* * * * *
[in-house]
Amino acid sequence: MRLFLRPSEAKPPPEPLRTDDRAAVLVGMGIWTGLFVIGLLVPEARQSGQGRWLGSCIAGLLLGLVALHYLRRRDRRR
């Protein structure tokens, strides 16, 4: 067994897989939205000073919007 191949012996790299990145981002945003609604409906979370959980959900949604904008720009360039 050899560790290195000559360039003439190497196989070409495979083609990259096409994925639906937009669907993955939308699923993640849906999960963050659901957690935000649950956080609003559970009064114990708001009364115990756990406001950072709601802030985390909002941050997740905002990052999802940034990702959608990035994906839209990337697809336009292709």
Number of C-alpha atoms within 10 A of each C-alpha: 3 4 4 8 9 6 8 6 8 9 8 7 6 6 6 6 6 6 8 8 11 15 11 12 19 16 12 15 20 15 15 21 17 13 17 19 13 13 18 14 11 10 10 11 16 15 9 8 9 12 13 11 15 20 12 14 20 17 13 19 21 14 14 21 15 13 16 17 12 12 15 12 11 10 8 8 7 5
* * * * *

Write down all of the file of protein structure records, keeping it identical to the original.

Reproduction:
[in-house]
Amino acid sequence: MRLFLRPSEAKPPPEPLRTDDRAAVLVGMGIWTGLFVIGLLVPEARQSGQGRWLGSCIAGLLLGLVALHYLRRRDRRR
């Protein structure tokens, strides 16, 4: 067994897989939205000073919007 191949012996790299990145981002945003609604409906979370959980959900949604904008720009360039 050899560790290195000559360039003439190497196989070409495979083609990259096409994925639906937009669907993955939308699923993640849906999960963050659901957690935000649950956080609003559970009064114990708001009364115990756990406001950072709601802030985390909002941050997740905002990052999802940034990702959608990035994906839209990337697809336009292709």
Number of C-alpha atoms within 10 A of each C-alpha: 3 4 4 8 9 6 8 6 8 9 8 7 6 6 6 6 6 6 8 8 11 15 11 12 19 16 12 15 20 15 15 21 17 13 17 19 13 13 18 14 11 10 10 11 16 15 9 8 9 12 13 11 15 20 12 14 20 17 13 19 21 14 14 21 15 13 16 17 12 12 15 12 11 10 8 8 7 5